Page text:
When teaching your dog to respond on cue, he learns the Antecedent (cue, request, or command) signals that a Consequence (reward) is likely to follow the appropriate Behavior. These are the ABCs of teaching, Antecedent-Behavior-Consequence.
The reward (consequence) causes the behavior to increase in frequency. For example, simply giving your dog a piece of kibble every time he sits quickly produces a "sit-happy" dog who sits more frequently. The reward also reinforces the association between the request and the response, such that the dog learns that sitting when requested often produces rewards. The dog also learns that sitting at other times does not necessarily produce rewards. Ultimately, the dog learns to want to sit on request.
The above training sequence represents an oversimplification of learning theory -- the science of dog training. Your dog is going to learn quickly if you present the ABCs.
The art of dog training, though, depends very much on the skill of predicting, or causing the behavior we are trying to put on cue and increase in frequency. For example, when we ask the dog to sit, how do we know that the dog will sit so that we can reward him for doing so?
How you go about this is the main determinant of the efficiency and effectiveness of training. Basically, there are just three techniques to predict or cause specific behaviors:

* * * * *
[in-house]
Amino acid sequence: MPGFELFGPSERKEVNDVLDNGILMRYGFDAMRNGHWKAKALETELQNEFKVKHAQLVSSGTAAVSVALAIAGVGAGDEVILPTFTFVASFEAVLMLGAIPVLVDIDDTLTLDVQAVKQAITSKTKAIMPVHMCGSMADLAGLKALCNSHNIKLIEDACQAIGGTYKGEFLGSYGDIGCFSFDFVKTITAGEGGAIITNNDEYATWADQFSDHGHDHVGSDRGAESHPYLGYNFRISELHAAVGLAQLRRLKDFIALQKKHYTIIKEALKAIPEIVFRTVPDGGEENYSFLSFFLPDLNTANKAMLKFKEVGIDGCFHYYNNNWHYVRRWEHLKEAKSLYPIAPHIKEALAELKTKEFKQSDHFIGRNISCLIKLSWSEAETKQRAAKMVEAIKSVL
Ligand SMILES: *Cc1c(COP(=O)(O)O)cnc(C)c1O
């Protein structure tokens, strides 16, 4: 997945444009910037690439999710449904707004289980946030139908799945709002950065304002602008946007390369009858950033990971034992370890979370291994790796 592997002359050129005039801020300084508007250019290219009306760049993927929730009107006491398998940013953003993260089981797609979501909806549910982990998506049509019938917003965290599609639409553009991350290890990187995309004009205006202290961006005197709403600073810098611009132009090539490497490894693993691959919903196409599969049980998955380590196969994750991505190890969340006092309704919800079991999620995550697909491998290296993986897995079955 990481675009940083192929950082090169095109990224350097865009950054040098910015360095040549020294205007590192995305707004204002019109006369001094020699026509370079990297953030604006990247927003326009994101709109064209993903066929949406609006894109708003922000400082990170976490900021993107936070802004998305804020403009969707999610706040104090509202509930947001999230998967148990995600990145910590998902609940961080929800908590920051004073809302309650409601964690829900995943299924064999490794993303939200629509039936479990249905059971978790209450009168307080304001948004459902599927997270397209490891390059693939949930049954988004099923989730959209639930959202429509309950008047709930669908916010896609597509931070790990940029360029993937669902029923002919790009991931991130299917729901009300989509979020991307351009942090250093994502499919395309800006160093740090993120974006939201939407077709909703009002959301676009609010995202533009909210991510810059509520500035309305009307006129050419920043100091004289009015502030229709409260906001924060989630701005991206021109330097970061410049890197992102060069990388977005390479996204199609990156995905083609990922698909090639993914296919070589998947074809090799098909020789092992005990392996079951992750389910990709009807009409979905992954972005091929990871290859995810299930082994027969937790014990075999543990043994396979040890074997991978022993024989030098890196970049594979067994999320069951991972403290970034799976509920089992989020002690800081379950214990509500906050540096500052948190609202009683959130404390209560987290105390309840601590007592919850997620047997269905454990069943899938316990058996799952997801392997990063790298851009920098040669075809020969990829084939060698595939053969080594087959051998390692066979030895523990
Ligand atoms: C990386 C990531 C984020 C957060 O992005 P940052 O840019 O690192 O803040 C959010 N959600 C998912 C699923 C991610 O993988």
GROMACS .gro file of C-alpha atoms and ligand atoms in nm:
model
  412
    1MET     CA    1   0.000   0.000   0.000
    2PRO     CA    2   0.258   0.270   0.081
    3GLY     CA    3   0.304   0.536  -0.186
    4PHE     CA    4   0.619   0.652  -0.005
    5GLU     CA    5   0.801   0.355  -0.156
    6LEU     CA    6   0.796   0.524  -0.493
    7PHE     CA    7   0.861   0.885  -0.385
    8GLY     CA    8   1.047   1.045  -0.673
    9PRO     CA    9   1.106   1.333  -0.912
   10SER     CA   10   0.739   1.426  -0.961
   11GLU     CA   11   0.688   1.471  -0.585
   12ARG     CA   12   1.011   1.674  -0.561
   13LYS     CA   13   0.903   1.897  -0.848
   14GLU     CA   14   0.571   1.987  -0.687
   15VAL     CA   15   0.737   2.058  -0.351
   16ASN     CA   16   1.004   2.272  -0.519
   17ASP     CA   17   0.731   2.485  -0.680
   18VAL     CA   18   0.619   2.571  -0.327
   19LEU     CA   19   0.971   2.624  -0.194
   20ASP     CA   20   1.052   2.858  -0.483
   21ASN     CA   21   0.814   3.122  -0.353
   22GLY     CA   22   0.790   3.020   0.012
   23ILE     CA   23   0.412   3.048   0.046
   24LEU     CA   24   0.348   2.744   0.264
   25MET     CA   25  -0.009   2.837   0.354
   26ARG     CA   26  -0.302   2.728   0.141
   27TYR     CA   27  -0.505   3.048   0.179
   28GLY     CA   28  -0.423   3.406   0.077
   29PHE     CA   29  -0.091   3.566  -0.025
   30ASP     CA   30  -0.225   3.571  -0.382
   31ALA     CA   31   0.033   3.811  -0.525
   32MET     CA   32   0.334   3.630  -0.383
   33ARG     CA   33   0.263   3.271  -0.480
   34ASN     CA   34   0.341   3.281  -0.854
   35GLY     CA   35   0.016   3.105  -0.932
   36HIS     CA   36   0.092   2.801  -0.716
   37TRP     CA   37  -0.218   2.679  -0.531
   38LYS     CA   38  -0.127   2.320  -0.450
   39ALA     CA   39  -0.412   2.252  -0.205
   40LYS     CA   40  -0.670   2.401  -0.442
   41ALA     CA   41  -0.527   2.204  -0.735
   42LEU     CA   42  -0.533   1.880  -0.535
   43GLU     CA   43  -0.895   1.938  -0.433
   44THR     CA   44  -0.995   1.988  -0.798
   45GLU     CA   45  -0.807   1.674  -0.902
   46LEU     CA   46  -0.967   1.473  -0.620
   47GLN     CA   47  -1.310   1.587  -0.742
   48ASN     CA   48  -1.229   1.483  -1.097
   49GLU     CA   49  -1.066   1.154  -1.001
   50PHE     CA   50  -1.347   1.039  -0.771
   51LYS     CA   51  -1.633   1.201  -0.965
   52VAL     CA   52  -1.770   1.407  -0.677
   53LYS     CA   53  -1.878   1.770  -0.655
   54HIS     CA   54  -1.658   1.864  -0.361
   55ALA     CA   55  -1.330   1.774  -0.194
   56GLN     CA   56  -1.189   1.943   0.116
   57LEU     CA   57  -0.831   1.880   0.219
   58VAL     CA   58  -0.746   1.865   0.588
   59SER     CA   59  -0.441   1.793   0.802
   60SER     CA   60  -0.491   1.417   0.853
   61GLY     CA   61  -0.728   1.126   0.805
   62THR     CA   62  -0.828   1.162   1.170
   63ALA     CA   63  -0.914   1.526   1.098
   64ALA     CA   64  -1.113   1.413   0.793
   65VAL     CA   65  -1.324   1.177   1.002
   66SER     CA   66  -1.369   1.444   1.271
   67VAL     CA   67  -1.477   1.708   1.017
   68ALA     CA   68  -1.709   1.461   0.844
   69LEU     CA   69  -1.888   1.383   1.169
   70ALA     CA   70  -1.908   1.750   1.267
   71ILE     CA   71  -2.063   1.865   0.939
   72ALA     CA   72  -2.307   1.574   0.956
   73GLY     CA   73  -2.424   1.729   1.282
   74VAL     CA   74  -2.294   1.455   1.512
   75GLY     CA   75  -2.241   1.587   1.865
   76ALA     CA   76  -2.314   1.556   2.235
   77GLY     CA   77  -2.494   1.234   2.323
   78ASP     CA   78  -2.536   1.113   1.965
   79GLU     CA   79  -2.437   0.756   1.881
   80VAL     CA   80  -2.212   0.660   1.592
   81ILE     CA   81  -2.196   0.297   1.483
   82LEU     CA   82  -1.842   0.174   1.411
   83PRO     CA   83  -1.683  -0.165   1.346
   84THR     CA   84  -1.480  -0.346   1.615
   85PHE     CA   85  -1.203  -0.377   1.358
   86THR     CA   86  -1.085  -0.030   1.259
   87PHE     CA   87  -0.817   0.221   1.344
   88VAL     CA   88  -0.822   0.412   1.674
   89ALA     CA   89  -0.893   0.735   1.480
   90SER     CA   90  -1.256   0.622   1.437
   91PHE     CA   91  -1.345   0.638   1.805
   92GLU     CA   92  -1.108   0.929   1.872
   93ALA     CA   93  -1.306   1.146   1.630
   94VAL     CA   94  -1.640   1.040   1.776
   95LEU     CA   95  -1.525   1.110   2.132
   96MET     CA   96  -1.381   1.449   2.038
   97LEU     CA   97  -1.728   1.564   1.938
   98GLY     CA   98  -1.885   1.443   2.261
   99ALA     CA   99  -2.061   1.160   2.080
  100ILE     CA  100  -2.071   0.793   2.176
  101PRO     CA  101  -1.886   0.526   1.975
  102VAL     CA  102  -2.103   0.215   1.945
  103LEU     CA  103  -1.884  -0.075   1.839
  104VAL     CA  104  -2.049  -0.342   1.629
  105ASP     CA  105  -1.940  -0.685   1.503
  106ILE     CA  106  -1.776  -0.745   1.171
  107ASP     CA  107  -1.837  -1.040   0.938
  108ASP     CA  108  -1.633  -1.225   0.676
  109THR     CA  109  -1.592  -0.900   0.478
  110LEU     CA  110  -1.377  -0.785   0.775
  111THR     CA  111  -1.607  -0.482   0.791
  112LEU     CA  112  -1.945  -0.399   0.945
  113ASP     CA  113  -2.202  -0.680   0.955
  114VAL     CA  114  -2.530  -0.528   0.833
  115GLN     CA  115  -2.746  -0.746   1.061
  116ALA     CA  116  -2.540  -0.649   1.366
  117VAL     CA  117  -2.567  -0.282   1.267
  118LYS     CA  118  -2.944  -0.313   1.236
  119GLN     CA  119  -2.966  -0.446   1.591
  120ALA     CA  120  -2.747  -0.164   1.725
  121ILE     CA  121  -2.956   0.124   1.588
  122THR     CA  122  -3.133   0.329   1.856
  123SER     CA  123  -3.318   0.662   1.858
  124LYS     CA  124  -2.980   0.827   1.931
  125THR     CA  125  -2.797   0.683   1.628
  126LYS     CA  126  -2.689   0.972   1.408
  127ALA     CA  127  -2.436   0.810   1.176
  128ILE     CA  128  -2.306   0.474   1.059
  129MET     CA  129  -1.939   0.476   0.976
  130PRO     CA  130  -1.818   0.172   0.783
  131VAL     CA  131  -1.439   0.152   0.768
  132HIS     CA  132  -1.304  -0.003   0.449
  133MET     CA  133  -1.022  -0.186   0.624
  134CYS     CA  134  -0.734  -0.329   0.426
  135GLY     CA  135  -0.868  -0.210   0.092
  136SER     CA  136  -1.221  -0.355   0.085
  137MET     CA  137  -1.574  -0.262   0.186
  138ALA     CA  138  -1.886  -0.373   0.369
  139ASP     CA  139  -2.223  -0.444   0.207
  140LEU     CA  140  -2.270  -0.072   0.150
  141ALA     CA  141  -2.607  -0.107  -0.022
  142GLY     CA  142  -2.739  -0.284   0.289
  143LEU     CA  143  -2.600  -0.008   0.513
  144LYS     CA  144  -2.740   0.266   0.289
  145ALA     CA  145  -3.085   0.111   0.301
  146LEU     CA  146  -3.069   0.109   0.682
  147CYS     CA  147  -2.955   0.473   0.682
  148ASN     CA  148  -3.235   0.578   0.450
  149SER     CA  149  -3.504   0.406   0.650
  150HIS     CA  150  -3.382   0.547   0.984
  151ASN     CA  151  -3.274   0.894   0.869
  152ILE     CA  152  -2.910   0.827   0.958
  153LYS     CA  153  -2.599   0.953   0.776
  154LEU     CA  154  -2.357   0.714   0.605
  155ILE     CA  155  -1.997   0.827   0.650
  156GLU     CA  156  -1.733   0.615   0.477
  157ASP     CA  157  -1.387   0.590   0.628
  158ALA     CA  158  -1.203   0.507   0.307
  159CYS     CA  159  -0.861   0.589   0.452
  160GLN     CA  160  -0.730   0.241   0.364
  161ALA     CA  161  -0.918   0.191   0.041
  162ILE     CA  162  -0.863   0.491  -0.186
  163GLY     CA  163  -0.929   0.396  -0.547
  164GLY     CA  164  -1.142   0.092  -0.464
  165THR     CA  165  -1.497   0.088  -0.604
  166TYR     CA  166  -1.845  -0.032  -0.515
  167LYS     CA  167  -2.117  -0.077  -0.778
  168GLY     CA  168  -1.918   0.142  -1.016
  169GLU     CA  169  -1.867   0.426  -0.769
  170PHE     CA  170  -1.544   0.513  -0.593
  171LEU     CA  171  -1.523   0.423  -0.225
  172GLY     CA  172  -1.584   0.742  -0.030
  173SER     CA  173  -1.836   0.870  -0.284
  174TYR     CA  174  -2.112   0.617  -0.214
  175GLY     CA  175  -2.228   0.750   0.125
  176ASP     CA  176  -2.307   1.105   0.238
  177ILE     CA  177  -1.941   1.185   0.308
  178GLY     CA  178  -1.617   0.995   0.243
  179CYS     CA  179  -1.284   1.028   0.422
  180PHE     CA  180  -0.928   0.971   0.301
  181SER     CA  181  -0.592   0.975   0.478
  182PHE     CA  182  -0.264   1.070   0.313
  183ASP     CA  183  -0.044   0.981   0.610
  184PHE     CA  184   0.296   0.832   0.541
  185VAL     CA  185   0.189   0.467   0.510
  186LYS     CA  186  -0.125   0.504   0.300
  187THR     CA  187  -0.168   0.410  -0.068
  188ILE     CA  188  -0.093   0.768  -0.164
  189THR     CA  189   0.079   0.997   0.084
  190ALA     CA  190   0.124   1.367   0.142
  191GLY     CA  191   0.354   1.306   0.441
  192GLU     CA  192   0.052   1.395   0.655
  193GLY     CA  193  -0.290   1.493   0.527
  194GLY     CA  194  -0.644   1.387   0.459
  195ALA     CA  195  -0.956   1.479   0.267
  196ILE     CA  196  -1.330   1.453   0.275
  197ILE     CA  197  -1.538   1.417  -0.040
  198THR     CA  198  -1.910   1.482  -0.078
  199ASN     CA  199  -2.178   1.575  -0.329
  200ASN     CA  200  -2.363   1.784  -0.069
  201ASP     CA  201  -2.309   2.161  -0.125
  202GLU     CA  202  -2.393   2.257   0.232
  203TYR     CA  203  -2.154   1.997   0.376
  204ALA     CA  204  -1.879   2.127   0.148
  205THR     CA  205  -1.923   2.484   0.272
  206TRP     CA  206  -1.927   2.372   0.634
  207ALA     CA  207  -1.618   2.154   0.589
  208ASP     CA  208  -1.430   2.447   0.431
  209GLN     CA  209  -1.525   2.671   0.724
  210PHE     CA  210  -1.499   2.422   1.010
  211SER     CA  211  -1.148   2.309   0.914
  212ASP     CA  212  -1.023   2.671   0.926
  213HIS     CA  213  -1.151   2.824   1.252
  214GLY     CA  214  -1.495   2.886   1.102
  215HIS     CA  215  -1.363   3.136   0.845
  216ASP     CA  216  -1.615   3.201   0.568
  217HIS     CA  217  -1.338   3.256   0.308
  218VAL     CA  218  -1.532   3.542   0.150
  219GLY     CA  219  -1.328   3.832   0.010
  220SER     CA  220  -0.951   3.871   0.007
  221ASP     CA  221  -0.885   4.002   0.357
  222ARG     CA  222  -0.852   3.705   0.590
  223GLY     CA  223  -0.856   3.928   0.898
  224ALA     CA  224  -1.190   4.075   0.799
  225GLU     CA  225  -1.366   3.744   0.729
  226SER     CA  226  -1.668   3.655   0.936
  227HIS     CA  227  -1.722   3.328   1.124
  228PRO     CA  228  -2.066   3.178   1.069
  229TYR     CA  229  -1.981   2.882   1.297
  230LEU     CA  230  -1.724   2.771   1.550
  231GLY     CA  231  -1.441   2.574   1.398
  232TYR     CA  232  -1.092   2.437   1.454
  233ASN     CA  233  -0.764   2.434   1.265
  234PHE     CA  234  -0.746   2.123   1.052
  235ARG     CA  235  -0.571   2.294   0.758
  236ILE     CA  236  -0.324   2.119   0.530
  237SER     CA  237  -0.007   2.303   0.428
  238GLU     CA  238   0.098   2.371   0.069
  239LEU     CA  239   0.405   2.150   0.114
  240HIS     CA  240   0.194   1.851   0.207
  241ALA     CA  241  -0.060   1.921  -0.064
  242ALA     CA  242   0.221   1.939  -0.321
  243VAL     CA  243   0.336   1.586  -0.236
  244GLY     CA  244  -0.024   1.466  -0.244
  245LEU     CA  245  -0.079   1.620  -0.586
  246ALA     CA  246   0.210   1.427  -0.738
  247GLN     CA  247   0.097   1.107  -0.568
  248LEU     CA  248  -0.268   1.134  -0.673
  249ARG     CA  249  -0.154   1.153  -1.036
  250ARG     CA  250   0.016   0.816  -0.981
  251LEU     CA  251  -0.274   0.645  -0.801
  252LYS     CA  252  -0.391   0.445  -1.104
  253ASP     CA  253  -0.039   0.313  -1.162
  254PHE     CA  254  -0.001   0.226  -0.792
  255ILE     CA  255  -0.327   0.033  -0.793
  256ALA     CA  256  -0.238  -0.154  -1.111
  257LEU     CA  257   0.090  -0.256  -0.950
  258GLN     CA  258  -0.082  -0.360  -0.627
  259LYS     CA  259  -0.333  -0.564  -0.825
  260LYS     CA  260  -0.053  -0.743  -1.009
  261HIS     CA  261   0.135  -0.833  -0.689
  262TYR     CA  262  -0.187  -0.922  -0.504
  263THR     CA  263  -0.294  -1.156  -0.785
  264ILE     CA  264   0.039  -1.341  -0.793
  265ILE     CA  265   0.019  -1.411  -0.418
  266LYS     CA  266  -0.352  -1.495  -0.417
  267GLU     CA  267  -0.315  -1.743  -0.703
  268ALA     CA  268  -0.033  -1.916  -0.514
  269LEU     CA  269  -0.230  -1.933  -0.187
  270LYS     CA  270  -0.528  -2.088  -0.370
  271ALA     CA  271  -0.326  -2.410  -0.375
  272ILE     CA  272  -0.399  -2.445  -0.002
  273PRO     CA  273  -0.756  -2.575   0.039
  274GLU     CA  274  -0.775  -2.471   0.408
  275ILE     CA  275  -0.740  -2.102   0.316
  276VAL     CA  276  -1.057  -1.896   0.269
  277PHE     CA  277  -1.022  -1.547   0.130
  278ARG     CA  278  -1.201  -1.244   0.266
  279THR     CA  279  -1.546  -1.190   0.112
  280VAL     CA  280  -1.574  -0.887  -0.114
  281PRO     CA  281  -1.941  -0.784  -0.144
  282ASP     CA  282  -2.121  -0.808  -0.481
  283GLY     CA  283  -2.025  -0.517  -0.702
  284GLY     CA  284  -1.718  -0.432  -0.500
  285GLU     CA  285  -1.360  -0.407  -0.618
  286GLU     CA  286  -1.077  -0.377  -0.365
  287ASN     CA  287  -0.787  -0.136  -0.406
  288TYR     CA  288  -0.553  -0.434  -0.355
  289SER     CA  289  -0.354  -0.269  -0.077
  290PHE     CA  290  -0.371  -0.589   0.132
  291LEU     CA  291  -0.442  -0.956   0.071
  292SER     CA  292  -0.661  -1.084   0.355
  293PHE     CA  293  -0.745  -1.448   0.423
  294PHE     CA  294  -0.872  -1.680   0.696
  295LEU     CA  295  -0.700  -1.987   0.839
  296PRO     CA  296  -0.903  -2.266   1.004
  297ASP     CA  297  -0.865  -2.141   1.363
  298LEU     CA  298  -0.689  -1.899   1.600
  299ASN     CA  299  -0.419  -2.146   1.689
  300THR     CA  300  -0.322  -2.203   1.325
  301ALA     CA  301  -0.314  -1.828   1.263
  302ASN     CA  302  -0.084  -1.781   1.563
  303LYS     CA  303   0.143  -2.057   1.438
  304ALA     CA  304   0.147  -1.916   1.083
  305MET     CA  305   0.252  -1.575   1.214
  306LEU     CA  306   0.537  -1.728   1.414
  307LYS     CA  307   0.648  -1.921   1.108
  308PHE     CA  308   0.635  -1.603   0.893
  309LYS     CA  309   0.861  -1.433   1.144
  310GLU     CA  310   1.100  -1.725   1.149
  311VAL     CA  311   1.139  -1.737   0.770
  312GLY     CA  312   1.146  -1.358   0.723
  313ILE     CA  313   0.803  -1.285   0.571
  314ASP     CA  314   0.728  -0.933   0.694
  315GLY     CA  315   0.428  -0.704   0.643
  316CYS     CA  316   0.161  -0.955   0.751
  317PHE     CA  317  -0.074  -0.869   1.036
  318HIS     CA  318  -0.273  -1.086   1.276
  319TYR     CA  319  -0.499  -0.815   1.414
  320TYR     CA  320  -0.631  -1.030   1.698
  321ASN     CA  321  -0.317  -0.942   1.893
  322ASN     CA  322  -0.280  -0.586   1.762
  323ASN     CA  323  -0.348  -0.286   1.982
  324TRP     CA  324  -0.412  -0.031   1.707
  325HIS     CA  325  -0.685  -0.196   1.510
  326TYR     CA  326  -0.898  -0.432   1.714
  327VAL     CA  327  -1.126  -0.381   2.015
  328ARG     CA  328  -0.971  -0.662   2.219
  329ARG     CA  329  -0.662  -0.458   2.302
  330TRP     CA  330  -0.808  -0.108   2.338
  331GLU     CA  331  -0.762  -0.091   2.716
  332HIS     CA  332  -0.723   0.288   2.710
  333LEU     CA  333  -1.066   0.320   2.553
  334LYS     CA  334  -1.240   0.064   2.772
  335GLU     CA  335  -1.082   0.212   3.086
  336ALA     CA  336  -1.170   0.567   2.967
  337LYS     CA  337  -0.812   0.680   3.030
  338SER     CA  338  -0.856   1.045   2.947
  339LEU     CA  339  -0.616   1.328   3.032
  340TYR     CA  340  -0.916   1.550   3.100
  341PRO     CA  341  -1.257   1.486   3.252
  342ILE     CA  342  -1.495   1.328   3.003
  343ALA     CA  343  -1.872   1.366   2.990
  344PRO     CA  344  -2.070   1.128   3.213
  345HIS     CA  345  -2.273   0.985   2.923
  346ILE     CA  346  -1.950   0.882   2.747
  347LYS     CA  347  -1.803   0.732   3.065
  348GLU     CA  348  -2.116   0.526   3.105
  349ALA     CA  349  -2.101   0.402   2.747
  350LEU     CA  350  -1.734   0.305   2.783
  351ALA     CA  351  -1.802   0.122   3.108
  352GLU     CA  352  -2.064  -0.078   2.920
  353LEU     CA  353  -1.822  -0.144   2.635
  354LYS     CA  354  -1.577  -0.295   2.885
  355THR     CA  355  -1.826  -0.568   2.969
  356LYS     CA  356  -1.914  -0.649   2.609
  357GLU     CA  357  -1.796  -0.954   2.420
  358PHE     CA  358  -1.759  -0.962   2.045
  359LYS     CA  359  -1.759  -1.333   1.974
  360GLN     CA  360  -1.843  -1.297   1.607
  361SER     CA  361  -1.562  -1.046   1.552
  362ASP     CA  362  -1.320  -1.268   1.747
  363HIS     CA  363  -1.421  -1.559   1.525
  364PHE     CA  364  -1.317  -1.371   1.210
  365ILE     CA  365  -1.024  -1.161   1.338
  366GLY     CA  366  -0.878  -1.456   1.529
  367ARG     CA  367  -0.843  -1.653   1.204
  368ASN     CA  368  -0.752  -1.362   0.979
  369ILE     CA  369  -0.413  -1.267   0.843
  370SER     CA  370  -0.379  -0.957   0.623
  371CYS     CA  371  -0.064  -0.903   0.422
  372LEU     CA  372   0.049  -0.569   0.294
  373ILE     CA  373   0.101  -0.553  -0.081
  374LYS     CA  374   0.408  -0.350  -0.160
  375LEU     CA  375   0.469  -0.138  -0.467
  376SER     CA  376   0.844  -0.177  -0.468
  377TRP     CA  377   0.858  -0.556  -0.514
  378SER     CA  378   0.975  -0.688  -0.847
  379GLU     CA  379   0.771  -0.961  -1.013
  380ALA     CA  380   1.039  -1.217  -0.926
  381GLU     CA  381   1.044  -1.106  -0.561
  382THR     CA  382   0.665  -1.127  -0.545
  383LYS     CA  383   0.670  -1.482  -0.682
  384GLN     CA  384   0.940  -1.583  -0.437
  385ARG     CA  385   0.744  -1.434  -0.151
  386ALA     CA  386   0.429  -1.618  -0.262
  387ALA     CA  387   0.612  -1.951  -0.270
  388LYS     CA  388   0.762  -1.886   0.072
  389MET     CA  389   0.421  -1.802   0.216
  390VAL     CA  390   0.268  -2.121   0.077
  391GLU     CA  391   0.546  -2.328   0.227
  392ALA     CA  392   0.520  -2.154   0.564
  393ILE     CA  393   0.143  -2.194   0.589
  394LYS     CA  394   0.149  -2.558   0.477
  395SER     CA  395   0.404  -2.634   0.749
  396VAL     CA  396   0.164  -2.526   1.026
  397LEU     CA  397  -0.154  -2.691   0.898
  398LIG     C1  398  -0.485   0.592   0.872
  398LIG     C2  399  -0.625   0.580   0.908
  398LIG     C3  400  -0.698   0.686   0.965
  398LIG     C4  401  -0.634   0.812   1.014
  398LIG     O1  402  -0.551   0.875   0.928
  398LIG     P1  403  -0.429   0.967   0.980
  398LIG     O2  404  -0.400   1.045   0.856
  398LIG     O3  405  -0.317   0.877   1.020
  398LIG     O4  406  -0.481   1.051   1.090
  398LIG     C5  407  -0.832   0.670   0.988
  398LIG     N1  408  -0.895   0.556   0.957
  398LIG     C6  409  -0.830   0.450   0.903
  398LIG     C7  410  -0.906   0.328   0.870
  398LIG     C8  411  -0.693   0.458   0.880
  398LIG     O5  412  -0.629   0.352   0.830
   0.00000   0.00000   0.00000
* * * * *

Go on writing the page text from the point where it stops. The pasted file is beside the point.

1. Luring behavior (lure/reward training).
2. Simply waiting for the behavior to happen on its own (reward training).
3. Physically prompting the behavior.
As a dog-friendly trainer you will primarily use numbers 1 and 2, gentle lure/reward and reward methods, to entice your dog to do things your way. Everyone, including children, can easily master these two quick and fun ways to train. On the other hand, physical prompting methods aren't appropriate for all dogs and all people. A child certainly should not be expected to physically prompt a dog to get him to obey. Even adults may be at risk if they resort to pushing and pulling some dogs.
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About the Author:
Andrea Arden is the author several dog training books and director of the Manhattan Dog Training and Behavior Center and has been a popular guest expert on TV and radio shows, magazines -- and iVillage.